Online auction giant eBay is briefly opening a shop in London’s West End for a short period of time
Online auction house eBay is hitting the UK high street in the run up to Christmas, telling eWEEK Europe it is an experiment to help British customers gain experience of mobile online shopping with their smartphones.
The company said it will open what it calls a ‘Christmas Boutique’ in central London. The shop itself will be located right in the heart of the West End, on Dean Street, just off Oxford Street.
However the shop will only be open for a very short period, from 1 to 5 December. A spokeswoman for eBay told eWEEK Europe that this weekend is predicted to the busiest online shopping period in the run-up to Christmas.
Online Shopping, On The High Street
Unlike conventional shops, the eBay boutique will have no tills and goods cannot be purchased in store. Indeed, it will only hold a limited selection of products. The company describes it as a shop with an online twist.
“The eBay Christmas boutique will be the UK’s first ever Quick Response (QR) code shopping emporium. Using mobile technology consumers can browse and shop all in a single inspiring location,” said the company.
The products will then be delivered to people’s homes, freeing customers from long queues and heavy bags.
The company told eWEEK Europe that the shop is a retail experiment, designed to get British users comfortable with doing online shopping with their smartphones.
For those customers without a smartphone, HTC is teaming up with eBay and will be on hand to loan the shopper a smartphone so they can complete their shopping. There will be also up to eight tablets in one section of the shop so customers can browse all the products on the eBay online store.
The idea of an online presence making an appearance on the British high street is not a new one.
Indeed, the American PC manufacturer Gateway for example experimented with a so called “clicks and mortar” approach to market, with shops in Covent Garden and elsewhere across the UK. That approach didn’t end well for the company, but others such as Apple have a high street presence in the UK.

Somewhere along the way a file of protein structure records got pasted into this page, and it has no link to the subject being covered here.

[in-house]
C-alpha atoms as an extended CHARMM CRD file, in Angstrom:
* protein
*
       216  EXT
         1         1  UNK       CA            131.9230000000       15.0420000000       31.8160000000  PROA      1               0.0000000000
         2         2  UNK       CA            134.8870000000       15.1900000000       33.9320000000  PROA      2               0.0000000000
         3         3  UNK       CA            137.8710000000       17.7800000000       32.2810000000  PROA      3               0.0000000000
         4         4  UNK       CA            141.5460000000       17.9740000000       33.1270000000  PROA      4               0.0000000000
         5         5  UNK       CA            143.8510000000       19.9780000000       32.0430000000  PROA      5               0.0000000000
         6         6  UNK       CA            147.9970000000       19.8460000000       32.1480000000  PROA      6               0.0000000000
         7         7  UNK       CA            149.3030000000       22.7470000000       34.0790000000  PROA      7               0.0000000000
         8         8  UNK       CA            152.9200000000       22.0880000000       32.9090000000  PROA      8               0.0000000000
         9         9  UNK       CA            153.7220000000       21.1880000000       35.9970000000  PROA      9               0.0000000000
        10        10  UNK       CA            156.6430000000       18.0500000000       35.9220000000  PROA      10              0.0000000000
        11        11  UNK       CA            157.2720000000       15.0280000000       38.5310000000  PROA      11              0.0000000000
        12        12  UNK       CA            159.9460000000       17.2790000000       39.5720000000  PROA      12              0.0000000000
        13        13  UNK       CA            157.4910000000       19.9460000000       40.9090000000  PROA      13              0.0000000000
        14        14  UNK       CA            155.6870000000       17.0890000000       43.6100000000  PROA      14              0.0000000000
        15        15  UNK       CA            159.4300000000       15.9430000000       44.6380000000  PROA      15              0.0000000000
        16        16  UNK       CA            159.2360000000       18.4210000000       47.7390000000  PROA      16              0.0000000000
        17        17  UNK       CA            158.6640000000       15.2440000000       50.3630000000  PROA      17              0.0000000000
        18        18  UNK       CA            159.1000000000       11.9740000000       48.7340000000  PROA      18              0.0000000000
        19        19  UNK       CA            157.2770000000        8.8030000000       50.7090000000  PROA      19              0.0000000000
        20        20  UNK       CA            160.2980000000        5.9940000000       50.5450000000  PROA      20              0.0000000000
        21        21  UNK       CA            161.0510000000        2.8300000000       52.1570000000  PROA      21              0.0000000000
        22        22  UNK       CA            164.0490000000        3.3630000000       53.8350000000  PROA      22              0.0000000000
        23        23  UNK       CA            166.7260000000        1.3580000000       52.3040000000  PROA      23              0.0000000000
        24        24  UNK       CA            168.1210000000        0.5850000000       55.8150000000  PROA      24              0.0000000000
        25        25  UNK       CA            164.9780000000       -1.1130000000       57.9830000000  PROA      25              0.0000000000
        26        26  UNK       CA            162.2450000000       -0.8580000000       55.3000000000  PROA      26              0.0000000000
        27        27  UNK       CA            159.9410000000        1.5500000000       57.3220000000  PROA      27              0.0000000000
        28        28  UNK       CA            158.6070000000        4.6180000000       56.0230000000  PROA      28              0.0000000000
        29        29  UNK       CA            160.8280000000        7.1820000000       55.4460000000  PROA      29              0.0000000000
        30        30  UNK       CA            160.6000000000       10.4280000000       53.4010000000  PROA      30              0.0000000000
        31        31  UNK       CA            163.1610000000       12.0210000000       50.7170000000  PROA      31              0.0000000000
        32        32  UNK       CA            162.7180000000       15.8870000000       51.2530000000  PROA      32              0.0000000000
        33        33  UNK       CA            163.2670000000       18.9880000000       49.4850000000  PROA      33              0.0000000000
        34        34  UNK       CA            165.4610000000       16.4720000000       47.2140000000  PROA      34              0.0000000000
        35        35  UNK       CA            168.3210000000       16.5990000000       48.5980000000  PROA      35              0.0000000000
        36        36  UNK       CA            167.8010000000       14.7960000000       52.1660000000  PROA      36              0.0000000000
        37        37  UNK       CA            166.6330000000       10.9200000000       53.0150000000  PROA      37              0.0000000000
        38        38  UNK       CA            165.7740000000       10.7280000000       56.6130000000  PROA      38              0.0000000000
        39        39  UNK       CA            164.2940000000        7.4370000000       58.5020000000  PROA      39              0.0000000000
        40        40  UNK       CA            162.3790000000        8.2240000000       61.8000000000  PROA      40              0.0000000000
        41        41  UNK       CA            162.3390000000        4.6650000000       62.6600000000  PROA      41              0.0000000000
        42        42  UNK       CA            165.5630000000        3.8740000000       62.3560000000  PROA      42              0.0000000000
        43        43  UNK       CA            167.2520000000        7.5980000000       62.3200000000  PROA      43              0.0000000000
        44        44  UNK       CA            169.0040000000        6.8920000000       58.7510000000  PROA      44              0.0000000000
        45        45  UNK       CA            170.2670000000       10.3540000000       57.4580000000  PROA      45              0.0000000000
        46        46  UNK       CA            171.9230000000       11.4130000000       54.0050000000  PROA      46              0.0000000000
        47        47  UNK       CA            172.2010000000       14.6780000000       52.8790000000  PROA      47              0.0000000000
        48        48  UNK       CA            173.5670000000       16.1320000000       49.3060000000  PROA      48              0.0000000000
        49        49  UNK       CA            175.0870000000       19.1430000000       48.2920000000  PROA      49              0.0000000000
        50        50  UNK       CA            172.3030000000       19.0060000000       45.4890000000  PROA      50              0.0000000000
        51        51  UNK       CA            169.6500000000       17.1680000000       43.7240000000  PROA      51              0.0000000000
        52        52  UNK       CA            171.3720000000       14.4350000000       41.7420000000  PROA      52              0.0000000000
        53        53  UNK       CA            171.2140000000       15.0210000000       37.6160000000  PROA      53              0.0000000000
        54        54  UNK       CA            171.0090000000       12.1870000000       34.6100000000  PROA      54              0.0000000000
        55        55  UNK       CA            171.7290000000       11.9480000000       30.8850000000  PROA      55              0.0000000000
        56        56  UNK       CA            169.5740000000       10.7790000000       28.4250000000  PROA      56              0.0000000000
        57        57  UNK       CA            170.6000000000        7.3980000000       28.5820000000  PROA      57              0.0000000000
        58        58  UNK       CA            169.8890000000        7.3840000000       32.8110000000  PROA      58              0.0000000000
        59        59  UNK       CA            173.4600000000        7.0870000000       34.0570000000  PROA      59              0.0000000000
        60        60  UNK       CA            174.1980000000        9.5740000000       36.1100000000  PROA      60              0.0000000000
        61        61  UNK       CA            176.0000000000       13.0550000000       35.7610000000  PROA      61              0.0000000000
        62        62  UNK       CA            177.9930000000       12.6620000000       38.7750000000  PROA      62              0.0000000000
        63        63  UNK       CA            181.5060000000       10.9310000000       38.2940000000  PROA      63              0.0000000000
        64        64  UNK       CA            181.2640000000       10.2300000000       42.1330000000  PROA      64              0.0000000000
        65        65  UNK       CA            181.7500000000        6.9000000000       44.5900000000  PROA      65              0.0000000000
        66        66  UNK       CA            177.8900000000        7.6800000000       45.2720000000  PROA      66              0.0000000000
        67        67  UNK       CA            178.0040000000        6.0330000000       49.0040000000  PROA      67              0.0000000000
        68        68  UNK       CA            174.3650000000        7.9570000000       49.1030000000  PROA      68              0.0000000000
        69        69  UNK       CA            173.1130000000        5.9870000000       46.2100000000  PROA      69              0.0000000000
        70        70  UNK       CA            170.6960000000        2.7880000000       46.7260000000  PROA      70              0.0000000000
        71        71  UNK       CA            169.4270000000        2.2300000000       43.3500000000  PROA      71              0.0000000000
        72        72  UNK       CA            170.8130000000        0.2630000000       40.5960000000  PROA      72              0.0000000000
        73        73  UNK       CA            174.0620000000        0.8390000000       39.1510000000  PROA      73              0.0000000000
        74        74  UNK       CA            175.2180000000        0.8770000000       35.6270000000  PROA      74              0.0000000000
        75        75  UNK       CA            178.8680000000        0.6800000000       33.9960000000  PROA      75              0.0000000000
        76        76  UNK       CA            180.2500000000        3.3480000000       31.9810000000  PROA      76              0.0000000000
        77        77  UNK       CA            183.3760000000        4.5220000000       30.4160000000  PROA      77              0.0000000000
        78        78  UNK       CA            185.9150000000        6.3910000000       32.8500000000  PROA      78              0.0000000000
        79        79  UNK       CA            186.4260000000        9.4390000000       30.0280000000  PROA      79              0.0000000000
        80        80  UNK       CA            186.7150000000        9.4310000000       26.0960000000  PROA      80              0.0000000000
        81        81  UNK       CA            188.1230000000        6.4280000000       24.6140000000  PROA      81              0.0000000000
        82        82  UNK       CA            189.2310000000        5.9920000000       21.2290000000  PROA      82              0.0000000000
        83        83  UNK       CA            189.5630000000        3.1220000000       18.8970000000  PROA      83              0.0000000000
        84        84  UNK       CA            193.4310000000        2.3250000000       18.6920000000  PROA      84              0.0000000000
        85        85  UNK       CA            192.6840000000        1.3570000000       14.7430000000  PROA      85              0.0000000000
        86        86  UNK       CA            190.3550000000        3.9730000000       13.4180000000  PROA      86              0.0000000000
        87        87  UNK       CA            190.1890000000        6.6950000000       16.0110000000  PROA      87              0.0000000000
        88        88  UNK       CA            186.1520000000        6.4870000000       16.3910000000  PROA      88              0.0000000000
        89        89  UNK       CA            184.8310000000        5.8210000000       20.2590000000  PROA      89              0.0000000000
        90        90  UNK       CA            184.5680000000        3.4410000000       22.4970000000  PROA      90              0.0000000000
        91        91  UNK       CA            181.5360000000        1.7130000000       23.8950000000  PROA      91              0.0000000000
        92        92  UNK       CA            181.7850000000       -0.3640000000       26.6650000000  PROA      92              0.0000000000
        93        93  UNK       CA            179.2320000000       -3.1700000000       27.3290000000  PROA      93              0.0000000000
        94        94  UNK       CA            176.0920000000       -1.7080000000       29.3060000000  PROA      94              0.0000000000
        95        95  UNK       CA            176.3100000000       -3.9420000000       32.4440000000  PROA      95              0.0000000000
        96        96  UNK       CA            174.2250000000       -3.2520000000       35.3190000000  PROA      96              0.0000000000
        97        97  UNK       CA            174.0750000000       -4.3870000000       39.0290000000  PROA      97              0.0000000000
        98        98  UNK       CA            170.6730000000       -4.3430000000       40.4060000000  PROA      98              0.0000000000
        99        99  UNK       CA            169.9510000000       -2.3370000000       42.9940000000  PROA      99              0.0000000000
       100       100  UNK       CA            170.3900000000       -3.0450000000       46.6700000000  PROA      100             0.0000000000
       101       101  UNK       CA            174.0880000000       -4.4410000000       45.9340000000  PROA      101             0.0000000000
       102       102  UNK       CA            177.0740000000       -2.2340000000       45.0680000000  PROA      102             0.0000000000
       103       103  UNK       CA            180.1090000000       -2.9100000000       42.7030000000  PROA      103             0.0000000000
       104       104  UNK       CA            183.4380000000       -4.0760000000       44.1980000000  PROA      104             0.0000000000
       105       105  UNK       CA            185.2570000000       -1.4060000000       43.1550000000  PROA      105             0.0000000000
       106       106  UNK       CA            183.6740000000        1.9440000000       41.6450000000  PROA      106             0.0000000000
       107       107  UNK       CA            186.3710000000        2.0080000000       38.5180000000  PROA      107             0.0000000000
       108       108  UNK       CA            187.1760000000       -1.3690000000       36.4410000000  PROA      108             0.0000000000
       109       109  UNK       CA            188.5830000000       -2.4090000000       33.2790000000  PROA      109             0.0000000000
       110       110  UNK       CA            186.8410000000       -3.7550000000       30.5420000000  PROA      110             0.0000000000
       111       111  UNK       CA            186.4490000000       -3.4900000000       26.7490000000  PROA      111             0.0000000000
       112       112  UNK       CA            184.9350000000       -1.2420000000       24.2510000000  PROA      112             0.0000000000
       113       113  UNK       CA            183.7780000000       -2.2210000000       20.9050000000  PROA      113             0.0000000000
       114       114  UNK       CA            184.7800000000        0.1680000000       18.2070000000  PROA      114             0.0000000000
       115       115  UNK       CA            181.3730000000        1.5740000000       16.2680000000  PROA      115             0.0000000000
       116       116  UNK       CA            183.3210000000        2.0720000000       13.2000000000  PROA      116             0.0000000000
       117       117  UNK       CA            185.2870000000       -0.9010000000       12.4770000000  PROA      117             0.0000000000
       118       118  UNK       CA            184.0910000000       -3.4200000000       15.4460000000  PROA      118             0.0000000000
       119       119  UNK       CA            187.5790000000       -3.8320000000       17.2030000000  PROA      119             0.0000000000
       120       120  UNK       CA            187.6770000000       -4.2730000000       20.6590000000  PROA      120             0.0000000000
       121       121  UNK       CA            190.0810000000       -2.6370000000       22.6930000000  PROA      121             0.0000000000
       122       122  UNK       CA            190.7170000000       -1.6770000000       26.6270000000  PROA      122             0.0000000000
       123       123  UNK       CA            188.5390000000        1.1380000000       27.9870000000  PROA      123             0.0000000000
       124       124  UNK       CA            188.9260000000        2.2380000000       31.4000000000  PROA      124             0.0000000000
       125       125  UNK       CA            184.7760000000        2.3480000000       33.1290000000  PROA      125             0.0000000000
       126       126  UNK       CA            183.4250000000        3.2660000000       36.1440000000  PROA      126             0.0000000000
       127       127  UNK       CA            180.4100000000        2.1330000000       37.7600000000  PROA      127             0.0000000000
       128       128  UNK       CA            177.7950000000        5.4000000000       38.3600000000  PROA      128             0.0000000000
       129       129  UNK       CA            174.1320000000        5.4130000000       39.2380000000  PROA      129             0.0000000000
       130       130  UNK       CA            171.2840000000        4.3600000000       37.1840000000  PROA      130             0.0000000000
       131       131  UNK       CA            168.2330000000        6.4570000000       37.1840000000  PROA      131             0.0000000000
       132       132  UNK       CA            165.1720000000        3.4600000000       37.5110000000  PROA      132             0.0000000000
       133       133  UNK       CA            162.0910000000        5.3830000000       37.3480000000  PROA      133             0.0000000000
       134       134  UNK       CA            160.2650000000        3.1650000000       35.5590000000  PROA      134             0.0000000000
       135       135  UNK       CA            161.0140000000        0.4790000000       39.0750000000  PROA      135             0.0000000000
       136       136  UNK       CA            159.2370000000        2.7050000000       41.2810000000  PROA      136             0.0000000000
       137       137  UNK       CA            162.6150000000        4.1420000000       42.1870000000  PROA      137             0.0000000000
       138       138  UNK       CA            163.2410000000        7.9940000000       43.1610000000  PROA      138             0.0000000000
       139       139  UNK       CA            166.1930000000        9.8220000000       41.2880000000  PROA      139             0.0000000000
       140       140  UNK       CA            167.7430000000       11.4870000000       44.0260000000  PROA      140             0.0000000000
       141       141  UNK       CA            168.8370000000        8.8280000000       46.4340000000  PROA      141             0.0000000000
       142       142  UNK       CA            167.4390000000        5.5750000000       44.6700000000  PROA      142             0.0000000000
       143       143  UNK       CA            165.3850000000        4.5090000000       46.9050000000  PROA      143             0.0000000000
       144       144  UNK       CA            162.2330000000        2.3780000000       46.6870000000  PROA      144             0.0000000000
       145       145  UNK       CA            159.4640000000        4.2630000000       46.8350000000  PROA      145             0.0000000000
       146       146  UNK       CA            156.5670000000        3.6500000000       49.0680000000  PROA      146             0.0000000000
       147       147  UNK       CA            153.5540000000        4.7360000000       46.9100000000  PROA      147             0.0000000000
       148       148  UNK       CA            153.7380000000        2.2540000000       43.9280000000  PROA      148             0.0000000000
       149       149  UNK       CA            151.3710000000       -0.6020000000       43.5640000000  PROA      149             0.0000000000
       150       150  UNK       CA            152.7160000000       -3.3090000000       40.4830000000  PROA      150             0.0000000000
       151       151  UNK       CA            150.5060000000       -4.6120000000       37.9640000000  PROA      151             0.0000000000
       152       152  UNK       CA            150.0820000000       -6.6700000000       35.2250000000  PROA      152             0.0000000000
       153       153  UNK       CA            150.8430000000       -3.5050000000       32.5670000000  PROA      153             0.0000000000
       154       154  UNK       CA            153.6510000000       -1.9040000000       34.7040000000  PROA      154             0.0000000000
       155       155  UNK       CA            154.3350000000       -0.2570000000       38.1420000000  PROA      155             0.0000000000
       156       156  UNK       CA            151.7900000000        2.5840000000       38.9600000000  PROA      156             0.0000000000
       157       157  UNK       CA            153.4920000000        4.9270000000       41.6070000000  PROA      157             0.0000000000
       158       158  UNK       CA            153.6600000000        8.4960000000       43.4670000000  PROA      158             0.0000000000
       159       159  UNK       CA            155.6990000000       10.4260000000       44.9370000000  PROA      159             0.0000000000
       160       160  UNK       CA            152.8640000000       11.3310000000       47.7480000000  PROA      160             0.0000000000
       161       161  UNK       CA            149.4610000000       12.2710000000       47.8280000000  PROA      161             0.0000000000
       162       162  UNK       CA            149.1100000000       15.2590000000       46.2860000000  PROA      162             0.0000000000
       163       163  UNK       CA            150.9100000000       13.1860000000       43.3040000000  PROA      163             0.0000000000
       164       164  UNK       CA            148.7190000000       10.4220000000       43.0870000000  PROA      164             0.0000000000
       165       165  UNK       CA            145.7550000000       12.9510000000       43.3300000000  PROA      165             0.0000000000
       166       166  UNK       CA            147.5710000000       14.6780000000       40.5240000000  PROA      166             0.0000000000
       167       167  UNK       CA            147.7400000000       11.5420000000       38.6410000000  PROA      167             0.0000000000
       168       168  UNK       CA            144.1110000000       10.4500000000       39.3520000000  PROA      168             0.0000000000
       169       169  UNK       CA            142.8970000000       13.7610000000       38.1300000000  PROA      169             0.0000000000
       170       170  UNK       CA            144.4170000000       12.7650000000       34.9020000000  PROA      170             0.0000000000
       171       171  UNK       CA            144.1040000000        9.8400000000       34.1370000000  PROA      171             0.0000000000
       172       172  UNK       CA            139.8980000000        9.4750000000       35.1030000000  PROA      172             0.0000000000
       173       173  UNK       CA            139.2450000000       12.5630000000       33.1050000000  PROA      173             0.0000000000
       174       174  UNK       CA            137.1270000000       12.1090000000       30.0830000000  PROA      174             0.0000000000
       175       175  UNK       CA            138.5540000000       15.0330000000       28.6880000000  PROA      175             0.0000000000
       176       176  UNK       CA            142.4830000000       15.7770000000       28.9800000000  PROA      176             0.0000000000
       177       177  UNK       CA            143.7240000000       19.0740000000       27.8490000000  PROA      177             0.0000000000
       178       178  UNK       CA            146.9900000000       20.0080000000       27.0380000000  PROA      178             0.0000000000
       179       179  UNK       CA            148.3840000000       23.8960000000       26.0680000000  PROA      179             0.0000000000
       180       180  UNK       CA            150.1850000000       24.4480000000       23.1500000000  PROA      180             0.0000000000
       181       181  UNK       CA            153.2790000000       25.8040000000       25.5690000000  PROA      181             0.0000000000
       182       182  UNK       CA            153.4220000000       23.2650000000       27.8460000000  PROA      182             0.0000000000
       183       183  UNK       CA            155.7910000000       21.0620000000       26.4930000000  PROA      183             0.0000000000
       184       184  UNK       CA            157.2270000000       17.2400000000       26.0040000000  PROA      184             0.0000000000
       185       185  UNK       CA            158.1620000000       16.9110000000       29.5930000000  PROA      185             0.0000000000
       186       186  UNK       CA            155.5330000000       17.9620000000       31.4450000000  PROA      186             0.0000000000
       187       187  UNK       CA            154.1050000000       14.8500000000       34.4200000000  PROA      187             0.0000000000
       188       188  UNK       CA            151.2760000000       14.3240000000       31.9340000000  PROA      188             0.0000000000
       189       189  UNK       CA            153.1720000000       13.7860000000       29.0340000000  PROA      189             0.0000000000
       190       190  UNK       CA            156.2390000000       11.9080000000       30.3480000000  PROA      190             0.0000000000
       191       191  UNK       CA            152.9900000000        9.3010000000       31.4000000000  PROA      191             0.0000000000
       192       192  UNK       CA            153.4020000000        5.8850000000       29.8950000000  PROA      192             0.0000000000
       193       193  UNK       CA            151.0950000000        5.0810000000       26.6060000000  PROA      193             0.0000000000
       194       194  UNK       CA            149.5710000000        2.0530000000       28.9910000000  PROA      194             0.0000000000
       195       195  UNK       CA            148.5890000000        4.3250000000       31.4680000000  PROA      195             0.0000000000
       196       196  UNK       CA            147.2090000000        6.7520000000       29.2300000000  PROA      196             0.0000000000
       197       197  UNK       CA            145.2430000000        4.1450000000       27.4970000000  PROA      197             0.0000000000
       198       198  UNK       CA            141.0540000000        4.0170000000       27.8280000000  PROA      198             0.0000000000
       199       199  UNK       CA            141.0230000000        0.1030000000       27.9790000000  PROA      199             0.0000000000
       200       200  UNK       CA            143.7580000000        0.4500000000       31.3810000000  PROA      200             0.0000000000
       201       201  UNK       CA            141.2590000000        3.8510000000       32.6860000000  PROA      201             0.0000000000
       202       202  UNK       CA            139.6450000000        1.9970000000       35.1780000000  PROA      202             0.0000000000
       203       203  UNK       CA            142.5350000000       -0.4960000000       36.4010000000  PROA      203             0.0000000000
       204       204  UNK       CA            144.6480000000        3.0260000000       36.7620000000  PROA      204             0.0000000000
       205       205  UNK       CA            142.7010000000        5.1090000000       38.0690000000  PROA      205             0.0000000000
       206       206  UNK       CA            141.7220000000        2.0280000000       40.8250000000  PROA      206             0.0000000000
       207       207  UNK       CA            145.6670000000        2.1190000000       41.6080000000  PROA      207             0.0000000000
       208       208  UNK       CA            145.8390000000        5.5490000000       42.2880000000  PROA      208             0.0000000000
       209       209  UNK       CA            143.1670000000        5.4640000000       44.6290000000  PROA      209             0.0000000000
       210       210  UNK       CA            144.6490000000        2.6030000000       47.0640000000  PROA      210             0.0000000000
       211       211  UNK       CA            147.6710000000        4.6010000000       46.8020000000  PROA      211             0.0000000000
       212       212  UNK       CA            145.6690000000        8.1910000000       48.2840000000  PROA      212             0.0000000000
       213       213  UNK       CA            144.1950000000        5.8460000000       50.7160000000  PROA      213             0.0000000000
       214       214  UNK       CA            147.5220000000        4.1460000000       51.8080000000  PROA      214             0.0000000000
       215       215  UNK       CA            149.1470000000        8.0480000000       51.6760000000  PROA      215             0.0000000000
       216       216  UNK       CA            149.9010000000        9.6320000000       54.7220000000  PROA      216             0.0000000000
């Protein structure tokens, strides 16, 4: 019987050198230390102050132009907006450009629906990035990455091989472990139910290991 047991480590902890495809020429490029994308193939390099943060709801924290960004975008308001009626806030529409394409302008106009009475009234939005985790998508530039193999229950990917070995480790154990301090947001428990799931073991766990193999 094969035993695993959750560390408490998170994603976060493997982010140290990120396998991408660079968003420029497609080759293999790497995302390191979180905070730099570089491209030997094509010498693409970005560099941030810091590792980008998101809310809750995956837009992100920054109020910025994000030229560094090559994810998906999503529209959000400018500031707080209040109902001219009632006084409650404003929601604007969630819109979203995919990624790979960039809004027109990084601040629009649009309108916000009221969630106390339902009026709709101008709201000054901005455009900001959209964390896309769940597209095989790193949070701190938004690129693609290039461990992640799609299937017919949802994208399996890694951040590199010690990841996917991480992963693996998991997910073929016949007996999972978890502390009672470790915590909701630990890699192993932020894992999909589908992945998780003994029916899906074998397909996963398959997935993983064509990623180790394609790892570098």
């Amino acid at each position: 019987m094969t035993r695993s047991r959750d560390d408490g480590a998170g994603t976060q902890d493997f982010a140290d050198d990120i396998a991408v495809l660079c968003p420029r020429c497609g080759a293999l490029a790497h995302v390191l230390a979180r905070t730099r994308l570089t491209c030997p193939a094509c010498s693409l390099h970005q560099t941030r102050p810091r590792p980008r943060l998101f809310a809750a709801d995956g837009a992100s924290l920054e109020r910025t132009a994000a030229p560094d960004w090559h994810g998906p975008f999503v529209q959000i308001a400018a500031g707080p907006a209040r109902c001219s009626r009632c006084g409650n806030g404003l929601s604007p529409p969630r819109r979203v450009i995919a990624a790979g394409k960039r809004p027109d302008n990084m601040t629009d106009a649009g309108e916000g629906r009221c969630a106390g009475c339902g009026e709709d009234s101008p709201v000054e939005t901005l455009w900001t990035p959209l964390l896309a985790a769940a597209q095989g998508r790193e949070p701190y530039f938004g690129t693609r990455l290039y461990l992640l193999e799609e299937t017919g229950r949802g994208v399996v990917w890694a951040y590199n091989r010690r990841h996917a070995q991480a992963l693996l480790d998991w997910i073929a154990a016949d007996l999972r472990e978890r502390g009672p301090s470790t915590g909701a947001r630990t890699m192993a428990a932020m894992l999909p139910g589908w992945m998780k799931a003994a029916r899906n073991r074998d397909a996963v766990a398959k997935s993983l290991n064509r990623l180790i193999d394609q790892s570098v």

But the eBay retail experiment comes soon after it called for urgent action regarding the rollout of 4G technology in the UK.
Earlier this week eBay submitted a ‘mobile manifesto’ to the government, saying that 4G was needed now in order to captialise on the growth of the UK’s mobile-powered economy.
The company partly attributed a recent increase in its sales and profits to the growth of mobile commerce and claims that mobile shopping could provide a £4.5 billion boost to the UK economy by 2016 and a further £13 billion by 2021.
The manifesto calls on Ofcom to accelerate the delayed 4G spectrum auction as much as possible. It claims that nearly half of 2,000 people questioned said that they were unhappy with the speed of their connection and were discouraged from spending money online.
It said that a 4G rollout would provide a boost for retailers and that major rail and road routes should receive priority, because a third of customers already shop on their mobiles while travelling.
In October Ofcom officially confirmed that its auction of 800MHz and 2.6GHz spectrum was to be delayed, after it received a “substantial” number of “strongly argued” responses to its first consultation.
There is little doubt the UK is slipping behind other European countries in the rollout of 4G. Finland, Germany and Sweden have already had 4G networks for a number of years now, but the UK has been hampered by the delay in freeing up TV spectrum.
The EU has told member states they they must clear the 800MHz band for mobile broadband before 2013.
However the UK is unlikely to have a nationwide service before 2017, a delay which could cost British businesses up to £730 million a year.